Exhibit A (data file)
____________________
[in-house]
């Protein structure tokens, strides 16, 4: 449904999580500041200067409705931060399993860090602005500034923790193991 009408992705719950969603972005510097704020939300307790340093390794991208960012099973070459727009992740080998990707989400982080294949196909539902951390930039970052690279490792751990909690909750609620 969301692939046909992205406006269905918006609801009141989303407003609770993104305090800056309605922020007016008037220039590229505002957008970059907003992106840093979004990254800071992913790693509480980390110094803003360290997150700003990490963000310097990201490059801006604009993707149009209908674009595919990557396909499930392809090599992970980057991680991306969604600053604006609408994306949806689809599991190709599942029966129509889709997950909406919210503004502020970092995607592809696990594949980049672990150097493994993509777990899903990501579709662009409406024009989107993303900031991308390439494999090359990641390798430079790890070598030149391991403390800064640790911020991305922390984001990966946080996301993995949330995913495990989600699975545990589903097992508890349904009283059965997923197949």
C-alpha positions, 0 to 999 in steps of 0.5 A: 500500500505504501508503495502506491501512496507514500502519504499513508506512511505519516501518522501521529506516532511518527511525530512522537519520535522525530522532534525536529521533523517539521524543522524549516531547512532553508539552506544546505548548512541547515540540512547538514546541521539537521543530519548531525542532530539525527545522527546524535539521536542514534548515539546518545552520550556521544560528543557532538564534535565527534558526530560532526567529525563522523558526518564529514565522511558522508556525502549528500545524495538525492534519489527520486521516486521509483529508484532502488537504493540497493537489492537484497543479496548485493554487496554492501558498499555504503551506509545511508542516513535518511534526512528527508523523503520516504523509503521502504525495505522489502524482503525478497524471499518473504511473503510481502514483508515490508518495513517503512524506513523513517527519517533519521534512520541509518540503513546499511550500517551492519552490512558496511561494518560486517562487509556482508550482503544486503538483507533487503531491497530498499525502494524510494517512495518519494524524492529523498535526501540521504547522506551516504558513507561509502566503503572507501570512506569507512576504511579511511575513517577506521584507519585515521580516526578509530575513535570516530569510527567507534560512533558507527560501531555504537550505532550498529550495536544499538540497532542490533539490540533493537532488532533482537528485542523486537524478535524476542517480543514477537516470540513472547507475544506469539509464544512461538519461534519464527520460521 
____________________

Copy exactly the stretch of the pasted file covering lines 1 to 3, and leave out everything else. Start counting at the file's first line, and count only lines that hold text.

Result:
[in-house]
């Protein structure tokens, strides 16, 4: 449904999580500041200067409705931060399993860090602005500034923790193991 009408992705719950969603972005510097704020939300307790340093390794991208960012099973070459727009992740080998990707989400982080294949196909539902951390930039970052690279490792751990909690909750609620 969301692939046909992205406006269905918006609801009141989303407003609770993104305090800056309605922020007016008037220039590229505002957008970059907003992106840093979004990254800071992913790693509480980390110094803003360290997150700003990490963000310097990201490059801006604009993707149009209908674009595919990557396909499930392809090599992970980057991680991306969604600053604006609408994306949806689809599991190709599942029966129509889709997950909406919210503004502020970092995607592809696990594949980049672990150097493994993509777990899903990501579709662009409406024009989107993303900031991308390439494999090359990641390798430079790890070598030149391991403390800064640790911020991305922390984001990966946080996301993995949330995913495990989600699975545990589903097992508890349904009283059965997923197949």
C-alpha positions, 0 to 999 in steps of 0.5 A: 500500500505504501508503495502506491501512496507514500502519504499513508506512511505519516501518522501521529506516532511518527511525530512522537519520535522525530522532534525536529521533523517539521524543522524549516531547512532553508539552506544546505548548512541547515540540512547538514546541521539537521543530519548531525542532530539525527545522527546524535539521536542514534548515539546518545552520550556521544560528543557532538564534535565527534558526530560532526567529525563522523558526518564529514565522511558522508556525502549528500545524495538525492534519489527520486521516486521509483529508484532502488537504493540497493537489492537484497543479496548485493554487496554492501558498499555504503551506509545511508542516513535518511534526512528527508523523503520516504523509503521502504525495505522489502524482503525478497524471499518473504511473503510481502514483508515490508518495513517503512524506513523513517527519517533519521534512520541509518540503513546499511550500517551492519552490512558496511561494518560486517562487509556482508550482503544486503538483507533487503531491497530498499525502494524510494517512495518519494524524492529523498535526501540521504547522506551516504558513507561509502566503503572507501570512506569507512576504511579511511575513517577506521584507519585515521580516526578509530575513535570516530569510527567507534560512533558507527560501531555504537550505532550498529550495536544499538540497532542490533539490540533493537532488532533482537528485542523486537524478535524476542517480543514477537516470540513472547507475544506469539509464544512461538519461534519464527520460521 